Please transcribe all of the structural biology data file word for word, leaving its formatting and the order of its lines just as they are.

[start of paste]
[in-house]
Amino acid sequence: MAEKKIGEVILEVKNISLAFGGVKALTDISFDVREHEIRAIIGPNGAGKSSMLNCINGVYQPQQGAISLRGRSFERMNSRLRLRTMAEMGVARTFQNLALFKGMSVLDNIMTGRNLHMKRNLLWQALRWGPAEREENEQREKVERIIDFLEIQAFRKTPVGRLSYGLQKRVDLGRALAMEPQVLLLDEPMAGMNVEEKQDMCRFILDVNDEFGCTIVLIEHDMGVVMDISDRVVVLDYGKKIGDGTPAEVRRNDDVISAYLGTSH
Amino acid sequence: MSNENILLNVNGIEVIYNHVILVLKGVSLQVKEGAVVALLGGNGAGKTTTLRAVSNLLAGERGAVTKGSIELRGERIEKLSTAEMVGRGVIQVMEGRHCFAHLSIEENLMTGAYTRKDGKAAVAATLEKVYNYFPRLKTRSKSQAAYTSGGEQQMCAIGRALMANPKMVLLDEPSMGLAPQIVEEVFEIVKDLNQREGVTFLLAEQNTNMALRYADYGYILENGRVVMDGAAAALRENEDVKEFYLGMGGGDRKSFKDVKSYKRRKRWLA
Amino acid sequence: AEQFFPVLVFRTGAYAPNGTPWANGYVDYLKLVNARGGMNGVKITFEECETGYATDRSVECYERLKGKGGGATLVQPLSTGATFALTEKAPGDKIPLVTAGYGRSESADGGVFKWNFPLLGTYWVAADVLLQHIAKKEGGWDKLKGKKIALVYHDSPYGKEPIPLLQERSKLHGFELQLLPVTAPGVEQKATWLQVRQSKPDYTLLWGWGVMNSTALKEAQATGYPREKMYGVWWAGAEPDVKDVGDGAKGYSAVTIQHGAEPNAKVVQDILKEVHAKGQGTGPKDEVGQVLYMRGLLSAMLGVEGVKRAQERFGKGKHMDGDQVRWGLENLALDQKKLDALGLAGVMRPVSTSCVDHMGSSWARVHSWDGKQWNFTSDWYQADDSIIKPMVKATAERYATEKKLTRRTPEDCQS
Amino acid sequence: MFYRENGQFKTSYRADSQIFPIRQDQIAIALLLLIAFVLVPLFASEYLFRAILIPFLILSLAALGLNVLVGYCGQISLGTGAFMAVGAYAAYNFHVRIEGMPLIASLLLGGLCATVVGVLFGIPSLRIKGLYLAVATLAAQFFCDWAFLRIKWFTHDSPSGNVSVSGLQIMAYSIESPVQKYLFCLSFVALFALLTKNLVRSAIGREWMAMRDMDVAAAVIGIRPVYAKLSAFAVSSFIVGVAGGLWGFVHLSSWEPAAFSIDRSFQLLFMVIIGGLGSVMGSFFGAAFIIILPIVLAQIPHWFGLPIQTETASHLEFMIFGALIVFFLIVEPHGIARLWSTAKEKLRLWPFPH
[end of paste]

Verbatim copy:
[in-house]
Amino acid sequence: MAEKKIGEVILEVKNISLAFGGVKALTDISFDVREHEIRAIIGPNGAGKSSMLNCINGVYQPQQGAISLRGRSFERMNSRLRLRTMAEMGVARTFQNLALFKGMSVLDNIMTGRNLHMKRNLLWQALRWGPAEREENEQREKVERIIDFLEIQAFRKTPVGRLSYGLQKRVDLGRALAMEPQVLLLDEPMAGMNVEEKQDMCRFILDVNDEFGCTIVLIEHDMGVVMDISDRVVVLDYGKKIGDGTPAEVRRNDDVISAYLGTSH
Amino acid sequence: MSNENILLNVNGIEVIYNHVILVLKGVSLQVKEGAVVALLGGNGAGKTTTLRAVSNLLAGERGAVTKGSIELRGERIEKLSTAEMVGRGVIQVMEGRHCFAHLSIEENLMTGAYTRKDGKAAVAATLEKVYNYFPRLKTRSKSQAAYTSGGEQQMCAIGRALMANPKMVLLDEPSMGLAPQIVEEVFEIVKDLNQREGVTFLLAEQNTNMALRYADYGYILENGRVVMDGAAAALRENEDVKEFYLGMGGGDRKSFKDVKSYKRRKRWLA
Amino acid sequence: AEQFFPVLVFRTGAYAPNGTPWANGYVDYLKLVNARGGMNGVKITFEECETGYATDRSVECYERLKGKGGGATLVQPLSTGATFALTEKAPGDKIPLVTAGYGRSESADGGVFKWNFPLLGTYWVAADVLLQHIAKKEGGWDKLKGKKIALVYHDSPYGKEPIPLLQERSKLHGFELQLLPVTAPGVEQKATWLQVRQSKPDYTLLWGWGVMNSTALKEAQATGYPREKMYGVWWAGAEPDVKDVGDGAKGYSAVTIQHGAEPNAKVVQDILKEVHAKGQGTGPKDEVGQVLYMRGLLSAMLGVEGVKRAQERFGKGKHMDGDQVRWGLENLALDQKKLDALGLAGVMRPVSTSCVDHMGSSWARVHSWDGKQWNFTSDWYQADDSIIKPMVKATAERYATEKKLTRRTPEDCQS
Amino acid sequence: MFYRENGQFKTSYRADSQIFPIRQDQIAIALLLLIAFVLVPLFASEYLFRAILIPFLILSLAALGLNVLVGYCGQISLGTGAFMAVGAYAAYNFHVRIEGMPLIASLLLGGLCATVVGVLFGIPSLRIKGLYLAVATLAAQFFCDWAFLRIKWFTHDSPSGNVSVSGLQIMAYSIESPVQKYLFCLSFVALFALLTKNLVRSAIGREWMAMRDMDVAAAVIGIRPVYAKLSAFAVSSFIVGVAGGLWGFVHLSSWEPAAFSIDRSFQLLFMVIIGGLGSVMGSFFGAAFIIILPIVLAQIPHWFGLPIQTETASHLEFMIFGALIVFFLIVEPHGIARLWSTAKEKLRLWPFPH